Launched in 2009, Architizer has become the largest business-to-business data resource online for architects, builders and materials suppliers. The site enables design professionals to post images of their projects along with related lists of vendors who provided the building materials required to construct them. Today, the database encompasses the work of 40,000 architecture firms and more than $4 trillion worth of projects.

Architizer thus provides a clever form of “endorsement marketing” in which fellow architects and designers can shop for ideas among the posted projects, which can turn into referrals for suppliers. The site has become a powerful tool for design industry leaders to not only showcase their products, but to learn more about the tremendous range of architectural materials available from suppliers worldwide. For example, there are 47 projects from around the globe that illustrate what can be created using products from Sto. It’s an eye-opener.


The Top 100 American Architecture Projects

The South Florida Headquarters for the FBI by Krueck + Sexton Architects is on ArchDaily Top 100 list
Photo Credit © Nick Merrick - Hedrich Blessing

The South Florida Headquarters for the FBI by Krueck + Sexton Architects is on ArchDaily Top 100 list Photo Credit © Nick Merrick - Hedrich Blessing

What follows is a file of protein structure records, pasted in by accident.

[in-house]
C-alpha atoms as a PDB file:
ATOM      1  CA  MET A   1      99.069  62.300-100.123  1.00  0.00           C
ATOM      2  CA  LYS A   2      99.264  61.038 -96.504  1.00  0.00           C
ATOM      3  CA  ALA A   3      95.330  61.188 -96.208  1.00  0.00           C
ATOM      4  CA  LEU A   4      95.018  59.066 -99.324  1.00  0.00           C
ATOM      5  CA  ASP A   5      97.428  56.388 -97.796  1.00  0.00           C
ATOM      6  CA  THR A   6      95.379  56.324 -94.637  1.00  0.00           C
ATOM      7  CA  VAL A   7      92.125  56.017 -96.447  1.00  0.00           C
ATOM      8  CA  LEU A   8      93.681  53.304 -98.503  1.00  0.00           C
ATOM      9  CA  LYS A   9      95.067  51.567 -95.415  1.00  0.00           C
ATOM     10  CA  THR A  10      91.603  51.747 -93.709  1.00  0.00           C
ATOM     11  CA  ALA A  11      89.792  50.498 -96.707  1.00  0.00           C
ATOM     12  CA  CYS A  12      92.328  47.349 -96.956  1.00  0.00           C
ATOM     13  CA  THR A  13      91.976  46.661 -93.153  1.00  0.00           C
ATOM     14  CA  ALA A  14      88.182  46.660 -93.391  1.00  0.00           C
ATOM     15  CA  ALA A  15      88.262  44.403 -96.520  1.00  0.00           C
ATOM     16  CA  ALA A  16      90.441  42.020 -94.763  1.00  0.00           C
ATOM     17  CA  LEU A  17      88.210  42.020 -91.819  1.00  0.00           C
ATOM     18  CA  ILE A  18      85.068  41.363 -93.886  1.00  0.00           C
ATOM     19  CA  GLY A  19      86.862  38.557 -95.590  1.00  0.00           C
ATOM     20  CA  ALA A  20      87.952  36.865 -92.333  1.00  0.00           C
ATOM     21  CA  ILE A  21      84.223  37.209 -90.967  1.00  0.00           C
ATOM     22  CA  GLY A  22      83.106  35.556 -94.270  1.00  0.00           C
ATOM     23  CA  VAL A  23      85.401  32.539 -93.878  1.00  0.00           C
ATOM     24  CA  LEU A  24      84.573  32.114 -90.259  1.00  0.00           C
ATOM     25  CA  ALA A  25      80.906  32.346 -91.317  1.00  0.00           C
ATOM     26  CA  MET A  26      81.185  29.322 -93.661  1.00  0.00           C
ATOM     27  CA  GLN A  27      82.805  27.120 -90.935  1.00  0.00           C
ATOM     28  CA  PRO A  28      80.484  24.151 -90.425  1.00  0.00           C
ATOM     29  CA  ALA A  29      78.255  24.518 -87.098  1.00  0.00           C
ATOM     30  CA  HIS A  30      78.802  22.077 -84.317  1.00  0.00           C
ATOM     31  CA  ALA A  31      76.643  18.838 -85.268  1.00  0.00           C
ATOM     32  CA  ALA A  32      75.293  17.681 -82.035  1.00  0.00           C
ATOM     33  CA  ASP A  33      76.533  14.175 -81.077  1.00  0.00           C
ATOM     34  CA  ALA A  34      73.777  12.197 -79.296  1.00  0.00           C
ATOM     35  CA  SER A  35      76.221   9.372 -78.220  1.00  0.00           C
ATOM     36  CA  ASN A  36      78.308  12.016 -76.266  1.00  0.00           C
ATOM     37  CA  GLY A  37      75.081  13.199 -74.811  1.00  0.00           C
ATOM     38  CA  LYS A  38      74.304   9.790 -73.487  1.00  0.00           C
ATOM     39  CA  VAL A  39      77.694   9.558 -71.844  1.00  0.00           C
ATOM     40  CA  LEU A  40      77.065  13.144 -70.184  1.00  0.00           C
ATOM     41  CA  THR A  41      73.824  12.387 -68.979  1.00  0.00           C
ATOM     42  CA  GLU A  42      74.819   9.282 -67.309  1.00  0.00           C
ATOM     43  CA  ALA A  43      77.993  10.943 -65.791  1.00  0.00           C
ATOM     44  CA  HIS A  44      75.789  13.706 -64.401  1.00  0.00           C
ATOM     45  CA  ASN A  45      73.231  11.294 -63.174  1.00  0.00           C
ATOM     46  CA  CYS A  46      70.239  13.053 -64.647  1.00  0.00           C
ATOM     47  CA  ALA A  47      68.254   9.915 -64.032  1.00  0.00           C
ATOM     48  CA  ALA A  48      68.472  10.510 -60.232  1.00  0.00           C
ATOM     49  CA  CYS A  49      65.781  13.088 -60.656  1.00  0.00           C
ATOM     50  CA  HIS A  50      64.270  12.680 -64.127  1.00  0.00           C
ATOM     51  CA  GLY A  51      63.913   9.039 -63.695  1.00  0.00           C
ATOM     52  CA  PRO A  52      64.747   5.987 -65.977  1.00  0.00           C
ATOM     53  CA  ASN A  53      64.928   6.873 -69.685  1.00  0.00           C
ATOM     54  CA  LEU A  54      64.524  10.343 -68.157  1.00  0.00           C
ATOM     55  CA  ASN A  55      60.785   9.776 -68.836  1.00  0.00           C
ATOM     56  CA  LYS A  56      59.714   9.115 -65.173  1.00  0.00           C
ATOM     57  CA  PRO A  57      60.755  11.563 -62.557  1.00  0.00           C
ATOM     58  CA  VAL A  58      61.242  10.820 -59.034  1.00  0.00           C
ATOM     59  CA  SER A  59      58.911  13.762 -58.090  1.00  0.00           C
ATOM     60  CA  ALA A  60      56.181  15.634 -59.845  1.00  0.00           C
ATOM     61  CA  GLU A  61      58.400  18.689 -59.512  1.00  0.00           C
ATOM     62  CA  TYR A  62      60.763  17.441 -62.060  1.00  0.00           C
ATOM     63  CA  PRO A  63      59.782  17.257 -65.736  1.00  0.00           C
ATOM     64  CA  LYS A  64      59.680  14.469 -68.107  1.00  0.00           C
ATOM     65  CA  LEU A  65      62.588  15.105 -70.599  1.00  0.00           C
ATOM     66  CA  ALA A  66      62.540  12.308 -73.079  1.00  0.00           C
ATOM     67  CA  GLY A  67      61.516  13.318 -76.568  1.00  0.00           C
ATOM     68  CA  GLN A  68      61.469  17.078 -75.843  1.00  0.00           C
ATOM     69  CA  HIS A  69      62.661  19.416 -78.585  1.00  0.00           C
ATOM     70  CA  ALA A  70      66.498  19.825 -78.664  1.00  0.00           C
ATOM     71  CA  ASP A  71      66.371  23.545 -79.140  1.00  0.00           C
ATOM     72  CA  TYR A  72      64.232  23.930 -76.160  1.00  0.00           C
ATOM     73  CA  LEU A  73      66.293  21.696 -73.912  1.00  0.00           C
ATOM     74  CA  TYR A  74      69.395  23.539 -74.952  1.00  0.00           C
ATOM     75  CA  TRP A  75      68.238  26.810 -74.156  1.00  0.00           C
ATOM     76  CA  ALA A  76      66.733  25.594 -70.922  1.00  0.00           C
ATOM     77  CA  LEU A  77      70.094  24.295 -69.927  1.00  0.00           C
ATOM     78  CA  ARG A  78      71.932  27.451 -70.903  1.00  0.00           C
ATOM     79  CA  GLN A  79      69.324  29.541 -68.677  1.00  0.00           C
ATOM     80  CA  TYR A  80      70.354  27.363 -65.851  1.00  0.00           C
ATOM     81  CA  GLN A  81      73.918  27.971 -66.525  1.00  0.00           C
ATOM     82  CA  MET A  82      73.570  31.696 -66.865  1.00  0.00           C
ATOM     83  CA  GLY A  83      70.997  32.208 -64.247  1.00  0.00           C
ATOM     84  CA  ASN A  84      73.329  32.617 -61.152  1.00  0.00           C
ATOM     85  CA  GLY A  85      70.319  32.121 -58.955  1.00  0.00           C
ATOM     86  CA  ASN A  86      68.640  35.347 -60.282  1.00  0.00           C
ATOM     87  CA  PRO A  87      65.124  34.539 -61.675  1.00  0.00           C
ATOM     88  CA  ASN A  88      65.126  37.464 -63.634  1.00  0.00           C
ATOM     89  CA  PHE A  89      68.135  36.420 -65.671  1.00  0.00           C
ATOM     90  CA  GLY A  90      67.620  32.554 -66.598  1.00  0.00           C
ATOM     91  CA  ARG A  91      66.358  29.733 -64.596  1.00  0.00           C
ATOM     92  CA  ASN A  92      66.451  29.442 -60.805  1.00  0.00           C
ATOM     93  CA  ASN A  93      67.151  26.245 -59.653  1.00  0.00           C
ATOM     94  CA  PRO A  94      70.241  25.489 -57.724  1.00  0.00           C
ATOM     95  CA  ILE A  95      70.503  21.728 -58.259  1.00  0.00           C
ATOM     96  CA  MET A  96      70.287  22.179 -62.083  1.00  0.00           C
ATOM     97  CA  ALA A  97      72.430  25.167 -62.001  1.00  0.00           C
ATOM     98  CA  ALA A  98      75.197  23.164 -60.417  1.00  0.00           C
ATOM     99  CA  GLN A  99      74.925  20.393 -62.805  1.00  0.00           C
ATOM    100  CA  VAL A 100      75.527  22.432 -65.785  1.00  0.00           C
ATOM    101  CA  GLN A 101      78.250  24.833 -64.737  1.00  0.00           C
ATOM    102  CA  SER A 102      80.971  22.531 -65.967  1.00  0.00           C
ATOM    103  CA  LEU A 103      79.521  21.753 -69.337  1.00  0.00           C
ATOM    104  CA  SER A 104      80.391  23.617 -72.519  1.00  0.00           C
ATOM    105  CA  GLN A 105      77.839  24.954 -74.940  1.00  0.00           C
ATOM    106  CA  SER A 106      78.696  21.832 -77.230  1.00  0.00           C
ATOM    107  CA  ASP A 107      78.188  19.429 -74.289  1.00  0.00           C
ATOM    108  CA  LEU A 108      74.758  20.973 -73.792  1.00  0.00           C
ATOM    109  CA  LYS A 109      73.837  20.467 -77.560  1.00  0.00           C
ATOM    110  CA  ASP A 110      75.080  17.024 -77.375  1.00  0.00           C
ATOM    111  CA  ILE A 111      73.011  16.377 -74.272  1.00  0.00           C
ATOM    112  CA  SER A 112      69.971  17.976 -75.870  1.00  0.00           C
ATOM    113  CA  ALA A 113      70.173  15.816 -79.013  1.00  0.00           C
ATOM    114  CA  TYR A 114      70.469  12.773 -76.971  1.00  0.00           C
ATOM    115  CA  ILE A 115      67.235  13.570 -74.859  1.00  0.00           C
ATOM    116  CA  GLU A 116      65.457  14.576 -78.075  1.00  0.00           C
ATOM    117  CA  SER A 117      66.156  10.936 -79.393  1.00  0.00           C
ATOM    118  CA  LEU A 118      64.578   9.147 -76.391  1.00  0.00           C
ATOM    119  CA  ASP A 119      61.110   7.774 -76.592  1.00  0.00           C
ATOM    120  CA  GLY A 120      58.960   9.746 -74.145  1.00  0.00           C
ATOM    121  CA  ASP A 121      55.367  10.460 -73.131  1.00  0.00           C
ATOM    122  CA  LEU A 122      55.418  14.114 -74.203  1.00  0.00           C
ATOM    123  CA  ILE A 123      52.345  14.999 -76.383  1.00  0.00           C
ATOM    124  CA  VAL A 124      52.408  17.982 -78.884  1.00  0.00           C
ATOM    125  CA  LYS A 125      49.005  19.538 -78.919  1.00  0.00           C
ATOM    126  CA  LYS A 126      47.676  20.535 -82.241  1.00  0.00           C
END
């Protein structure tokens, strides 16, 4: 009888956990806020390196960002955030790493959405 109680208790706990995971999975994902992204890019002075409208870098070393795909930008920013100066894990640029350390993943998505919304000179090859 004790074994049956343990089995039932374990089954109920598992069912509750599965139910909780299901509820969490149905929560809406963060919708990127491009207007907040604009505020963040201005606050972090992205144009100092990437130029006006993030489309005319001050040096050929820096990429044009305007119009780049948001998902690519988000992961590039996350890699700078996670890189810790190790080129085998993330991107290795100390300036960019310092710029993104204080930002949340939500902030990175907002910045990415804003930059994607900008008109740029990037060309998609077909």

ArchDaily sorted through thousands of architectural projects that have been completed in recent years and highlighted those that — in their opinion — represent milestones for our times. The top 100 projects they chose make for a compelling compilation of case studies and references that can serve as an invaluable resource for the millions of architects, students and industry specialists seeking the nation’s most important and inspiring architectural projects. Many of the architects involved in these projects have provided additional information, including virtual models, interactive plans and high-quality photographic images, as well as the material and product specifications that were used for construction.


New York’s Lofty Archipelago

New York High Rise Archipelago

New York, the city that popularized the skyscraper, now has an abundance of unusually tall ones. There are now 21 buildings – mostly in Manhattan — with roof heights greater than 800 feet; three were completed within the past 36 months.

A number of these high-rise towers are residential developments, including a few needle-like structures that have generated controversy for spoiling views, driving up prices and catering to absentee owners from abroad. However, many of the recent projects represent some of the best work of modern architects from around the world, including Sir Norman Foster’s 50 United Nations Plaza building, which boasts a pool in the penthouse.